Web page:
Most people struggle with motivation.
They think the reason they can’t follow a particular nutrition plan or exercise routine is because they’re not motivated enough:
“All those people getting lean and sticking to their plan must be more MOTIVATED than I am.”
“They must know some secret of motivation.”
Let’s look at that idea for a moment.
Motivation is defined as: the general desire or willingness of someone to do something.
Do you think that all those people going to the gym 4 or 5 times a week always have a desire to do it?
Would their preferred choice always be chicken breast and veggies instead of a burger and fries?
Many times they’re tired and don’t feel like going to the gym, but do it anyway.
They choose certain foods because they remind themselves how good those foods make them feel and the effects they have.
They do it because they know about the benefits.
They’ve made a commitment to themselves to make certain choices.
Many times they think about the fact that even though they don’t necessarily feel like going to the gym or eating the healthier food, they’ll probably feel better afterwards.
You can do the work without feeling the motivation to do it.
Make it part of your routine.
Schedule it in like any other important appointment.
But you need to WANT to make a change in your life.
And you won’t change until the pain of staying the same outweighs the pain of the changes you need to make to get there.
Think about that for a moment (it’s a mental twister, that’s for sure!).
Until the pain of not having the body you want is greater than the pain of exercising and turning down that extra bagel (things required to make a change), then you won’t do anything.
It doesn’t have to related to fitness either.
If you don’t enjoy your job, you won’t feel the need to change until the misery of that job is greater than the discomfort, inconvenience, and potential financial disaster of being unemployed.
When the pain of your current state overrides everything else, you’ll make the change.
As humans, we naturally go towards pleasure and avoid pain.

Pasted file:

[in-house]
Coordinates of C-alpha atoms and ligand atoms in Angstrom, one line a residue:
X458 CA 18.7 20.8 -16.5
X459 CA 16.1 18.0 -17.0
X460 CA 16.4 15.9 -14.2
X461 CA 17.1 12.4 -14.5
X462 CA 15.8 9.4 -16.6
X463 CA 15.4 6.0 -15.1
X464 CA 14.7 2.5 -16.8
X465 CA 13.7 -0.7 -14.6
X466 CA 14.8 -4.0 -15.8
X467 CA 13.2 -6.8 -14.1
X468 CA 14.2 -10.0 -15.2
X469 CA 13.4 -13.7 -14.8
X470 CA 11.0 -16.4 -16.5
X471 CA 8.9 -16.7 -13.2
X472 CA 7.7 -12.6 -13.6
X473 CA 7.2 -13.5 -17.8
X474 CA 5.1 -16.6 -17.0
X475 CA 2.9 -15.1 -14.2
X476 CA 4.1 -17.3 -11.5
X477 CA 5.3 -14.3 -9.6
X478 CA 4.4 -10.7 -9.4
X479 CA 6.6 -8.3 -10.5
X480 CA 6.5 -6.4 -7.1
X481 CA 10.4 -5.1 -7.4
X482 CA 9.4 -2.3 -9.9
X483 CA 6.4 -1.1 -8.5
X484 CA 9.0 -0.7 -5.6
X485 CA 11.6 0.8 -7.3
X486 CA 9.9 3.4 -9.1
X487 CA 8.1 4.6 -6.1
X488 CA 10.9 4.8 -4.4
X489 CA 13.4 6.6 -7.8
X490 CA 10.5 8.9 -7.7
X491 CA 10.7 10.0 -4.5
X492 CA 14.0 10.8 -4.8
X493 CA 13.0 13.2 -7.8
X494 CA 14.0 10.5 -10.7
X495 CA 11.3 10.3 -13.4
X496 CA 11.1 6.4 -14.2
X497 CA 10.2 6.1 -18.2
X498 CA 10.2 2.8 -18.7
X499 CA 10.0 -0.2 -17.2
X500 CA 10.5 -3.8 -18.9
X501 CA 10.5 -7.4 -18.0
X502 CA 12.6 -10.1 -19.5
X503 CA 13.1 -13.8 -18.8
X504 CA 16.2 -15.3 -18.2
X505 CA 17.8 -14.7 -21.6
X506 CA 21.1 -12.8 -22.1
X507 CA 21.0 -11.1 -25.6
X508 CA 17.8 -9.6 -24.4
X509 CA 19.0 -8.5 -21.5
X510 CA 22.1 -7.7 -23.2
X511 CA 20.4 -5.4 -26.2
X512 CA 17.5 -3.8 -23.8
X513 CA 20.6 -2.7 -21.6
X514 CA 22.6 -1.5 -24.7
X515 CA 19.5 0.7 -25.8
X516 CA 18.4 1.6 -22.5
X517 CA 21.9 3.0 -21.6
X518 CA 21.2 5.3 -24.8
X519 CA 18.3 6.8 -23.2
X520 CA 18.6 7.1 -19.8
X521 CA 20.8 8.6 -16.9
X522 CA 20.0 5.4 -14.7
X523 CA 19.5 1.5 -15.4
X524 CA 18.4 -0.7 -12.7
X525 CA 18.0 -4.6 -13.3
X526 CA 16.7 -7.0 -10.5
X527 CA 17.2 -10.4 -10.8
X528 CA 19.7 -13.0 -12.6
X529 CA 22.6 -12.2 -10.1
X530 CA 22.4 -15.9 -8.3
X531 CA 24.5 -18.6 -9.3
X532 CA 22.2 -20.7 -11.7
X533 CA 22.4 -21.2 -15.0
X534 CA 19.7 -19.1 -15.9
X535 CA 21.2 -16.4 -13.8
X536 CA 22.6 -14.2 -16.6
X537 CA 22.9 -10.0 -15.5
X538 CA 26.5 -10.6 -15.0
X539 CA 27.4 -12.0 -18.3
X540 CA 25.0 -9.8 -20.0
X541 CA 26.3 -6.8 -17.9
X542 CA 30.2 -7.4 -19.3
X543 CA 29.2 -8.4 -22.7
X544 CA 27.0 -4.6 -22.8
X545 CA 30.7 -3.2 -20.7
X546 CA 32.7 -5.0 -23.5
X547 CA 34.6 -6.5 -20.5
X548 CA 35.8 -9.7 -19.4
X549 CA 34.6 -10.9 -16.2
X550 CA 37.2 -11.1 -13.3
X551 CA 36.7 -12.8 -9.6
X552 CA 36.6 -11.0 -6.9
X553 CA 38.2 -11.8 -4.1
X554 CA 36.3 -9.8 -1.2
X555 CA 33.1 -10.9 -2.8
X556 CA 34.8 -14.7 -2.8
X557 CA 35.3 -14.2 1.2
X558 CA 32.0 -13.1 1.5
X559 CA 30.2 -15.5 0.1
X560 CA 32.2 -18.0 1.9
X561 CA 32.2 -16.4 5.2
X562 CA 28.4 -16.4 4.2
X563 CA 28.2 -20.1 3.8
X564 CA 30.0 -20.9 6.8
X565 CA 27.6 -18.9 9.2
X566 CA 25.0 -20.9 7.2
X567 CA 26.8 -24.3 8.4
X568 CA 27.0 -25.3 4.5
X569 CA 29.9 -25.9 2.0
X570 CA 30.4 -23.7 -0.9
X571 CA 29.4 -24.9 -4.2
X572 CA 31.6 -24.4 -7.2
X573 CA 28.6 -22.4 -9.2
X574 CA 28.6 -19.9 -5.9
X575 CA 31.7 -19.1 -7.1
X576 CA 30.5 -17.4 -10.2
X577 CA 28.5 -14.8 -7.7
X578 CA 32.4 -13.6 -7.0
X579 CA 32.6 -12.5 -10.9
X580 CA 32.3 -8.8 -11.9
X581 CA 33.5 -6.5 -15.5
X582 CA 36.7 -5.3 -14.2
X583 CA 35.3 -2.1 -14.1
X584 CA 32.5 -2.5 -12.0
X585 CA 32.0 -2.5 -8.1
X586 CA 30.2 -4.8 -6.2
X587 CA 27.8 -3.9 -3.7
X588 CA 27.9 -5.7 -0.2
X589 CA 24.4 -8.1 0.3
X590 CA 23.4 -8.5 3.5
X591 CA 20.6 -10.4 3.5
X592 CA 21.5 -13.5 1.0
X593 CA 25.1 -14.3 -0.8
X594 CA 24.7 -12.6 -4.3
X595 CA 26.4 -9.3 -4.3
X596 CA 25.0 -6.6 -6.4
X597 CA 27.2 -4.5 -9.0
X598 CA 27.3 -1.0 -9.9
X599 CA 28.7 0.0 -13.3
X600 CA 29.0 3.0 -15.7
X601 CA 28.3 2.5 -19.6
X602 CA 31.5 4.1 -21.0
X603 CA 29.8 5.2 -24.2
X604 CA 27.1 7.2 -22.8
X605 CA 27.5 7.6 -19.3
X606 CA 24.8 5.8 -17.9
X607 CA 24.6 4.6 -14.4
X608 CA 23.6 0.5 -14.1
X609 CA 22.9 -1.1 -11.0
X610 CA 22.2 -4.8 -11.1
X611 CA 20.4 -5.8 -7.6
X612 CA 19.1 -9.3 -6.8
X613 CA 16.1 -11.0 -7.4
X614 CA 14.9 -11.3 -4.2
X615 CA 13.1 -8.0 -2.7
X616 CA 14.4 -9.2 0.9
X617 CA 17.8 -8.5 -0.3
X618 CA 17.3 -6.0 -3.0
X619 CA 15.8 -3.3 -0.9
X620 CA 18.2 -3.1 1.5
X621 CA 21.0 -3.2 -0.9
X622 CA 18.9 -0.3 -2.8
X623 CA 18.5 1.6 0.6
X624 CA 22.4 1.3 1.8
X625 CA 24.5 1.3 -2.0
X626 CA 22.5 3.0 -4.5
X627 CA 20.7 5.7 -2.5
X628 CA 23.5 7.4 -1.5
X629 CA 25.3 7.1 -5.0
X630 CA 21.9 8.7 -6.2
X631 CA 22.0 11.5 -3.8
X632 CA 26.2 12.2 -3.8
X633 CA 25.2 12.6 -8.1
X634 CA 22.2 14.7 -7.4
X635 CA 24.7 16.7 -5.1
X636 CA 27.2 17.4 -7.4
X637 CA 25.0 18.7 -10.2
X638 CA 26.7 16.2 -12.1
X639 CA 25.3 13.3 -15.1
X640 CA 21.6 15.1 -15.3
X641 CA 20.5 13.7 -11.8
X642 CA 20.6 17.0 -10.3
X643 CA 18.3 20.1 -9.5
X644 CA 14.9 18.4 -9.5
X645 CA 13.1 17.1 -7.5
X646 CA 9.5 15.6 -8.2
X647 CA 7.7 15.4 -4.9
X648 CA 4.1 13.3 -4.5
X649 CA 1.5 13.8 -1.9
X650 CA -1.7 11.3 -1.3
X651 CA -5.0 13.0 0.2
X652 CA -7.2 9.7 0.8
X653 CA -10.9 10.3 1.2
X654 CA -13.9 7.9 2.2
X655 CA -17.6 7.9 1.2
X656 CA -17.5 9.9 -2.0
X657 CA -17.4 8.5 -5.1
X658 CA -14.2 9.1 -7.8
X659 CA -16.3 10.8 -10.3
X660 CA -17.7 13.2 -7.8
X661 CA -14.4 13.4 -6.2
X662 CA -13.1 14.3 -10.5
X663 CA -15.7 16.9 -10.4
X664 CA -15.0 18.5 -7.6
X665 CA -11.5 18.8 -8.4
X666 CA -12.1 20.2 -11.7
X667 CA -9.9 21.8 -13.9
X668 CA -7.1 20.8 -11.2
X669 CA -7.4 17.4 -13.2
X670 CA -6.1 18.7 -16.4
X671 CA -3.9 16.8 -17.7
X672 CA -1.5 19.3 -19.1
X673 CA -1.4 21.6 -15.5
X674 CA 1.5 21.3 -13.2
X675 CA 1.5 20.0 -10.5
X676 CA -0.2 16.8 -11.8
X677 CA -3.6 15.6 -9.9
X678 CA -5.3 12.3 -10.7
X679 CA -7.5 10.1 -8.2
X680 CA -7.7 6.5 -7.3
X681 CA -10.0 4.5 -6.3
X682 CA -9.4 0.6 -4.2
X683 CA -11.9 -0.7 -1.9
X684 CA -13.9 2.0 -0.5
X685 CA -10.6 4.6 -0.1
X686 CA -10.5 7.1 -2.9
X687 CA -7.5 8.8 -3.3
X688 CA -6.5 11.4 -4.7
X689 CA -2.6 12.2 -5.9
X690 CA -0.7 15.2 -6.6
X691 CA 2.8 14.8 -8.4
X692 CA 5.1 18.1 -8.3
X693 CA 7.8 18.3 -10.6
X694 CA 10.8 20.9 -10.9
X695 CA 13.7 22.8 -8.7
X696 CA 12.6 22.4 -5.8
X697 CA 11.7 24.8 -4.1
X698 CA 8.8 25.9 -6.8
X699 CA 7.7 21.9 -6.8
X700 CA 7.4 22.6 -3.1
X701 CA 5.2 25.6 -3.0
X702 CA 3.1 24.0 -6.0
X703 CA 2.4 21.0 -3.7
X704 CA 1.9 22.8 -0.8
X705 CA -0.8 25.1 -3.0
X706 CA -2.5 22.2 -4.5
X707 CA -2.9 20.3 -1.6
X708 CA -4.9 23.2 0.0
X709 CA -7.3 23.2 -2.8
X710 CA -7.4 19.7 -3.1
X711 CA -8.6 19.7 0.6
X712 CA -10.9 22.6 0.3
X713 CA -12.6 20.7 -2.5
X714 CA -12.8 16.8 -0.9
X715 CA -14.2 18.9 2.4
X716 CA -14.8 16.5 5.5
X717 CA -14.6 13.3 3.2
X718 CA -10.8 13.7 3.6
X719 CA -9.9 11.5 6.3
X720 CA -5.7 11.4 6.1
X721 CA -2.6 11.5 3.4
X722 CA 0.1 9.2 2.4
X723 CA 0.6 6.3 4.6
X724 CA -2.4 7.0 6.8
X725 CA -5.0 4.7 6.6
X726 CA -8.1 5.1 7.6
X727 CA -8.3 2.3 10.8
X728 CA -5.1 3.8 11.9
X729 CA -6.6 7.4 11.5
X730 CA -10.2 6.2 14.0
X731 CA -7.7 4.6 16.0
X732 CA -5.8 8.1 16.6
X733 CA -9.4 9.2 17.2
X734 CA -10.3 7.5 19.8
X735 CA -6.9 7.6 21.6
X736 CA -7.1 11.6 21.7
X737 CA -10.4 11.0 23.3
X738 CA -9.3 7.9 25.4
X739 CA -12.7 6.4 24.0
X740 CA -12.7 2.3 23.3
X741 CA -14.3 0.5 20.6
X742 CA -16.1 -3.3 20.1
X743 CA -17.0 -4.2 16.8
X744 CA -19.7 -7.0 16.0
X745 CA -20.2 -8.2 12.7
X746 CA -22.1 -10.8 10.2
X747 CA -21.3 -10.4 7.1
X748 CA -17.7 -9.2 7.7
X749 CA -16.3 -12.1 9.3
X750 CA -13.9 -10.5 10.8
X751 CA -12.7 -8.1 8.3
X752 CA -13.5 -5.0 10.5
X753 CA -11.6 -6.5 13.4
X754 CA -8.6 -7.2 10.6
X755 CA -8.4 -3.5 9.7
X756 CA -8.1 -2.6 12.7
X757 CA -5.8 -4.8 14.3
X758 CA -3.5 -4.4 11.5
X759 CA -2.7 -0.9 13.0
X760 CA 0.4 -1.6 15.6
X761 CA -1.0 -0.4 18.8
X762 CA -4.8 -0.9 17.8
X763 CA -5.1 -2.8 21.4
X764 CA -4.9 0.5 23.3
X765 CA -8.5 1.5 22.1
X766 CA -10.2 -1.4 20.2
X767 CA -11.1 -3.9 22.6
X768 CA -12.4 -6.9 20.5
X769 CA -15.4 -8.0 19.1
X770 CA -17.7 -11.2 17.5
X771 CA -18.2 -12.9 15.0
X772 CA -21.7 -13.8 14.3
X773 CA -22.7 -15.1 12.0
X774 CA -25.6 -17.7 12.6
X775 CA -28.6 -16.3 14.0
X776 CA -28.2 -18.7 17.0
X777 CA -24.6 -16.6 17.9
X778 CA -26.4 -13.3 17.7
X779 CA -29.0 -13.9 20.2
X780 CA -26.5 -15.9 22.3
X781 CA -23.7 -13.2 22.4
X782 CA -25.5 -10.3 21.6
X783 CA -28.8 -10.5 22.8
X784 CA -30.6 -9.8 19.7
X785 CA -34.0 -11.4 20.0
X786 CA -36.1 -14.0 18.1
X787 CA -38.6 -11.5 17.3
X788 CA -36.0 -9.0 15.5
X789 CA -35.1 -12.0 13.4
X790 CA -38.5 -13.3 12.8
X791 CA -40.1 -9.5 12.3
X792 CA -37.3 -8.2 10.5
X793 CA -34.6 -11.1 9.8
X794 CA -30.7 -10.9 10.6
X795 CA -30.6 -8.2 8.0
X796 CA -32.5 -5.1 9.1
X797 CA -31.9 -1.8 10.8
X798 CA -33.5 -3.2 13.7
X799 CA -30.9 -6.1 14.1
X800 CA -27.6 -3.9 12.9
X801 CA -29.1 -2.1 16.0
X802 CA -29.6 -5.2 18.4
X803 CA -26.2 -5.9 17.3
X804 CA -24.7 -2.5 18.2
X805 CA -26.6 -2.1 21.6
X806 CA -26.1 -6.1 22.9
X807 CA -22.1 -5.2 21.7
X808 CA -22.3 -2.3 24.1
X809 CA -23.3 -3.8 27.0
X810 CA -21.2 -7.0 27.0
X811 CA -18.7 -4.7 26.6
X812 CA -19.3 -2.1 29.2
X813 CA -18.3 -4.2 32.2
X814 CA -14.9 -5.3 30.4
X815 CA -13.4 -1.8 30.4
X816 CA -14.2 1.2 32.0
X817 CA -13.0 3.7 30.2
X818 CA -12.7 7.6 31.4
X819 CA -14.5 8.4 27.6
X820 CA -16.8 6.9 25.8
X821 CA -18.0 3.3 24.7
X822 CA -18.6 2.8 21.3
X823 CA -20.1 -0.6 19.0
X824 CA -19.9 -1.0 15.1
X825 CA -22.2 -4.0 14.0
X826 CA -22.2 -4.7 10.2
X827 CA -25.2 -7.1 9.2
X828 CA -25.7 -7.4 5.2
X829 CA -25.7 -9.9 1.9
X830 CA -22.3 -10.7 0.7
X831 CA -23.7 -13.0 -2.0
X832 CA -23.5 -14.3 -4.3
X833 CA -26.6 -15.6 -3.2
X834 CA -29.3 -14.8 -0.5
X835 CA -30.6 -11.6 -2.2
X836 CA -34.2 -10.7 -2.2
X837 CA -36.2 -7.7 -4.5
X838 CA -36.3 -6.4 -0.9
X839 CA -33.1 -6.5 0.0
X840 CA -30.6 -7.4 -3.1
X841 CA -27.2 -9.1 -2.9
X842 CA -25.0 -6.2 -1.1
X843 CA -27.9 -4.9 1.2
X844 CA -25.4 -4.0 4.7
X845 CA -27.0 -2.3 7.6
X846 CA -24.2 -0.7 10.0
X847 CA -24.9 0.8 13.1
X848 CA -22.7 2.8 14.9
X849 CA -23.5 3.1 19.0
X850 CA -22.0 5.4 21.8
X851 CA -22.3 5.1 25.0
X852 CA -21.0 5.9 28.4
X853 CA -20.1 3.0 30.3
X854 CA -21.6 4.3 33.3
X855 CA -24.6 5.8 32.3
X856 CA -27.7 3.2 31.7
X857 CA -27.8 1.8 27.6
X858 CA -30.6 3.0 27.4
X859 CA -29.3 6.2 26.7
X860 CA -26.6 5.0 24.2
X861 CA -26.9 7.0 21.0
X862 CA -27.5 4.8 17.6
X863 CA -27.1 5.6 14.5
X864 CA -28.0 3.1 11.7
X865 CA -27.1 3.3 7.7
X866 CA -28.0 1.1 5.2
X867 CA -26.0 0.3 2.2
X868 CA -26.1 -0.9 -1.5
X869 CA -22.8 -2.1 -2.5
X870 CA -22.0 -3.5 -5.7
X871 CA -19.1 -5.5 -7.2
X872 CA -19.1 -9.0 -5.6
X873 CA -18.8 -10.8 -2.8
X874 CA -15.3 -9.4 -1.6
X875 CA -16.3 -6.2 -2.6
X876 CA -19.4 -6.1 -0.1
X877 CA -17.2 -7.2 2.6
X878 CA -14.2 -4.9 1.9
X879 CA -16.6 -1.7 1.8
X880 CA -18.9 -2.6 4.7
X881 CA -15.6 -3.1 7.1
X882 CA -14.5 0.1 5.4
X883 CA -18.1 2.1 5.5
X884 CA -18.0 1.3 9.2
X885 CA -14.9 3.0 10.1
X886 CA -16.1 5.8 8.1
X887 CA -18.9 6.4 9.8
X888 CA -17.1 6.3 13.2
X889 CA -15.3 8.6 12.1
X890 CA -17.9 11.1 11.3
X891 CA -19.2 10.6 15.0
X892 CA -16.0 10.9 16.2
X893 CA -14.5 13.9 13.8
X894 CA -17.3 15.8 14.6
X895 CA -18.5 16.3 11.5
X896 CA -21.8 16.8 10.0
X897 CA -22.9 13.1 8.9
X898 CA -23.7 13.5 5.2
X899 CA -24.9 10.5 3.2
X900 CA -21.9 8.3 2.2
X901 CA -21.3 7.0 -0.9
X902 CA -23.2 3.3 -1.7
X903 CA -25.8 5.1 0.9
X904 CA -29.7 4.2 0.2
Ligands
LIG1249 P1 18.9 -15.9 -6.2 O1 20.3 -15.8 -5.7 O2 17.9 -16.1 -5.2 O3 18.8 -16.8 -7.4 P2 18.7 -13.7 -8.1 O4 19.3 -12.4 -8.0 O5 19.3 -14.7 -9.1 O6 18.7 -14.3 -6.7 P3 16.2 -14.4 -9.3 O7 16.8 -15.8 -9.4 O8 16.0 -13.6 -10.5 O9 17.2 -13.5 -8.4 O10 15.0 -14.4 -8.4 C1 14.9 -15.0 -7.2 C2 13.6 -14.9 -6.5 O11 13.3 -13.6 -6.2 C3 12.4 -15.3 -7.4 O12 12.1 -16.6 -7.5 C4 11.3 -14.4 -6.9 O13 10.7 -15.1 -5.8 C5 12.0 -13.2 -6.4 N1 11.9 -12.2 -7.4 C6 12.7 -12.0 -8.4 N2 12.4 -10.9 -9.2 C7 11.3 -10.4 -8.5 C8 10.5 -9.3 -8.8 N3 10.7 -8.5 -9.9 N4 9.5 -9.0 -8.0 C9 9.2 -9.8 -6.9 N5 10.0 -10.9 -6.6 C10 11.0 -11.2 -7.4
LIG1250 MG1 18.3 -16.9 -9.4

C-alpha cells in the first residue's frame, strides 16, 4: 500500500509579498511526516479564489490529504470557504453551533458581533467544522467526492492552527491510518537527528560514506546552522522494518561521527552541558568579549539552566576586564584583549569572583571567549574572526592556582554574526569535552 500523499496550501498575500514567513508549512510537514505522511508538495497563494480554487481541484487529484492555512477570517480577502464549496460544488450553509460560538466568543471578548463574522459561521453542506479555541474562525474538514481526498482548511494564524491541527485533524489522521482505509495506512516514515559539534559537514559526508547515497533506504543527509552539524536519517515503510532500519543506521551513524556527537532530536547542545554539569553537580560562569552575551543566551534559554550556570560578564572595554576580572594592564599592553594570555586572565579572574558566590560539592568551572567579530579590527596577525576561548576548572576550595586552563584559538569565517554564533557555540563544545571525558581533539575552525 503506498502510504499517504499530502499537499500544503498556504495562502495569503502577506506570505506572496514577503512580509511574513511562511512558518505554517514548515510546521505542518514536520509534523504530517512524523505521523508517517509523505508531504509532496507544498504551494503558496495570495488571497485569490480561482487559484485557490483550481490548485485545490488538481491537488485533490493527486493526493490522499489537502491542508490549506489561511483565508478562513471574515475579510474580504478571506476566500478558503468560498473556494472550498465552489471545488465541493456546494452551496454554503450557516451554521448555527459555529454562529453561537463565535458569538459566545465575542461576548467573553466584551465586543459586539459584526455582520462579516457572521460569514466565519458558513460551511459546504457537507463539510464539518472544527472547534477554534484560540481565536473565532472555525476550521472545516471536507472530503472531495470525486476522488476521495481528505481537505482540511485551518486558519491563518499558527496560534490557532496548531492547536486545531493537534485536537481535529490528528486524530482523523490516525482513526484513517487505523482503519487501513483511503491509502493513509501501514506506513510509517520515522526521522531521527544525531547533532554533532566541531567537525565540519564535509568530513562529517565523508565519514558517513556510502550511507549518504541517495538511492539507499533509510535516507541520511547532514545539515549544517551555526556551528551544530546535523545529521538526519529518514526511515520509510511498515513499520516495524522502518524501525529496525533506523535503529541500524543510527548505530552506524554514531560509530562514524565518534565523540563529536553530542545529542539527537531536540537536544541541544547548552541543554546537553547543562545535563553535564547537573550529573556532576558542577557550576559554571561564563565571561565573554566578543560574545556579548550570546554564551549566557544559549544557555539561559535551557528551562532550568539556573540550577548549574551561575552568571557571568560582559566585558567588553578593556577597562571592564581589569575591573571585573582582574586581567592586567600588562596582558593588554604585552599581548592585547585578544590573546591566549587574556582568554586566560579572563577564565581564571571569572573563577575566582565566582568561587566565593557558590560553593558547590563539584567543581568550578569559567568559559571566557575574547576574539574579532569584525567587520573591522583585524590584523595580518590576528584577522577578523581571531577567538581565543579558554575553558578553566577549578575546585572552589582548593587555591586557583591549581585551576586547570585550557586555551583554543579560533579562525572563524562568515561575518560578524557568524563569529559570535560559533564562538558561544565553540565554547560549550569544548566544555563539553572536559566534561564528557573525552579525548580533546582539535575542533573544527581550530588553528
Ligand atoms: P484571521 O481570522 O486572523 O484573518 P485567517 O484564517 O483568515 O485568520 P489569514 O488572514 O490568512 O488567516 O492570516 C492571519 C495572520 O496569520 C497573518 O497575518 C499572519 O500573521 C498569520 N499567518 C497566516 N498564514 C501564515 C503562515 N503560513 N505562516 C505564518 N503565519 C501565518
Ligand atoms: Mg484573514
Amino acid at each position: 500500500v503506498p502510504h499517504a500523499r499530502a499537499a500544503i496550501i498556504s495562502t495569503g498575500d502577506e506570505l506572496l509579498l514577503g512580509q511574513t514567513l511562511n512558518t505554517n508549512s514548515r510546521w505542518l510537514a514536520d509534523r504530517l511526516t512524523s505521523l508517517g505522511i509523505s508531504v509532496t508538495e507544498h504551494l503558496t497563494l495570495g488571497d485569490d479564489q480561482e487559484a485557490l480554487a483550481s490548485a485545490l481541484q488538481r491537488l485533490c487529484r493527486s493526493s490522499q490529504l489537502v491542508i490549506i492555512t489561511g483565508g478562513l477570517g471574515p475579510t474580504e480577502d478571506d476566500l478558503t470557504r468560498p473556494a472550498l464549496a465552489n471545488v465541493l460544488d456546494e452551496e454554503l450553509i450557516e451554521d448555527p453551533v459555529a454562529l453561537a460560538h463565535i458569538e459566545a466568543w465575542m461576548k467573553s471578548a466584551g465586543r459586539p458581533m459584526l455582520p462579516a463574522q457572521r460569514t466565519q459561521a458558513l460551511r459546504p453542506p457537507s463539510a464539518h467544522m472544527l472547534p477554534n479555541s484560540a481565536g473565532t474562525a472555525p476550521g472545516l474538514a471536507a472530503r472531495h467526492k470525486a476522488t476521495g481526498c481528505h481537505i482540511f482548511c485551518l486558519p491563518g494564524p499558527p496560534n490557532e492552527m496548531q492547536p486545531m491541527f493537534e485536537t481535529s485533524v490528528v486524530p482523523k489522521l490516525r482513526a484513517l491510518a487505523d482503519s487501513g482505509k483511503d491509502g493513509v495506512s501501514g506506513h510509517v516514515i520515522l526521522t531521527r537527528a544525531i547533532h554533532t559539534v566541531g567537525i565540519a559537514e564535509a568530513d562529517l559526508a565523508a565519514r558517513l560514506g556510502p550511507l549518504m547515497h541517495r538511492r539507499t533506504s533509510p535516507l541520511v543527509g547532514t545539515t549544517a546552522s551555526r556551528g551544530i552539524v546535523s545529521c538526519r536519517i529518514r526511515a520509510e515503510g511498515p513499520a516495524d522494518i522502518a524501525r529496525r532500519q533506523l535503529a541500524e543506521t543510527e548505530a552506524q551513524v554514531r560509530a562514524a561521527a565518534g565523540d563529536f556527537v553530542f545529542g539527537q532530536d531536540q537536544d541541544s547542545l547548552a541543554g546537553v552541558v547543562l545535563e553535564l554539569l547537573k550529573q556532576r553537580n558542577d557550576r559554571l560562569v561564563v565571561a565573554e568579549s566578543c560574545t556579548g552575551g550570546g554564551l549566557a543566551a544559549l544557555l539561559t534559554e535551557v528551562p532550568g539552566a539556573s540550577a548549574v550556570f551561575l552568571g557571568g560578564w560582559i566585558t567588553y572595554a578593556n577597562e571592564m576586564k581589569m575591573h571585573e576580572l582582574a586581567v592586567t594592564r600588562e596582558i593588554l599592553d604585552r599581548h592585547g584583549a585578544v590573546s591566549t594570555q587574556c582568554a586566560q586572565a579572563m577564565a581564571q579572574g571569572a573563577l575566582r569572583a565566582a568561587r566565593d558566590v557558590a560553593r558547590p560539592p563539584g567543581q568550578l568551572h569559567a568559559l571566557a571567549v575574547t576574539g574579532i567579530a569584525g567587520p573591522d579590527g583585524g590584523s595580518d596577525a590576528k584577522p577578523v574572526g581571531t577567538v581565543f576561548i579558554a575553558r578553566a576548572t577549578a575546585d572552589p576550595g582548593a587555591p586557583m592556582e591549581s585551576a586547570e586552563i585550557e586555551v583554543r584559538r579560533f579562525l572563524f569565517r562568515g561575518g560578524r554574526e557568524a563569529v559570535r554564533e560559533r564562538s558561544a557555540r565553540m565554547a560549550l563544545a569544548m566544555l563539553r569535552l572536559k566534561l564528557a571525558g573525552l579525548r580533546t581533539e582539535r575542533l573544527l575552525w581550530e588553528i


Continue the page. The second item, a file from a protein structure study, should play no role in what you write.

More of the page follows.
And it’s not always what’s best for us.
So if you need to make a change, it’s HARD.
No one can make you do it and no one can just push you in the right direction.
That’s the unsexy truth about motivation.
Until it hurts so much to stay as you are that you don’t want to stay there anymore, you won’t do the things you need to do to change.
Many of my Online Coaching clients have been encouraged to change by a health scare, or forced into action by an upcoming milestone birthday.
The pain of staying in their current state became too much.
They felt compelled to make the change.
Once the change is made, it needs to be reinforced on a daily basis.
In my 20s, I spent a lot of time having epiphanies that I would never eat chocolate again or binge eat again.
“Really, THIS is the last time!”, I would tell myself.
Until it wasn’t.
So I kept making the same mistake over and over again.
Don’t Do It Alone!
It’s important to have support to keep you going in the right direction.
Whether that’s friends, family, a support group, or (ideally) a professional coach, most people need guidance on their fitness journey.
Some days it will seem more important than anything to have the fitness to be able to play with your kids without getting winded.
You’ll think about how things will look in your 50s and 60s if you continue on the path you’re on and it will scare you enough to do things differently.
And then one day your desire may be overcome by a donut that crosses your path.
Or the pint of beer that somehow ends up on your table.
Soon that “motivation” won’t be as strong and you’ll start to slip.
What happens then?
If you don’t have anyone to support your goal or keep you on track then your behaviour may change for the worse.
That’s why it’s important to have a support system to help you achieve important goals.
When one of my Online Coaching clients feels their motivation wane, I’m there to remind them why they started the process in the first place.
Creating a powerful “why” is an important tool to keep your desire for change burning.
So find your reason.
Do you want to be a good example for your kids?
Are you disappointed with how weak and tired your body feels?
Is your health not what you would like it to be?
The motivation to make a lifestyle change will be easier to find when you have a strong reason.
Find what motivates you.
Get support along the way.
Once you’ve built up the habit of exercise and eating well, you’ll go through the motions that get results…even when your motivation isn’t particularly strong.
That’s when things start to feel effortless.
And you’ll know that real change has happened.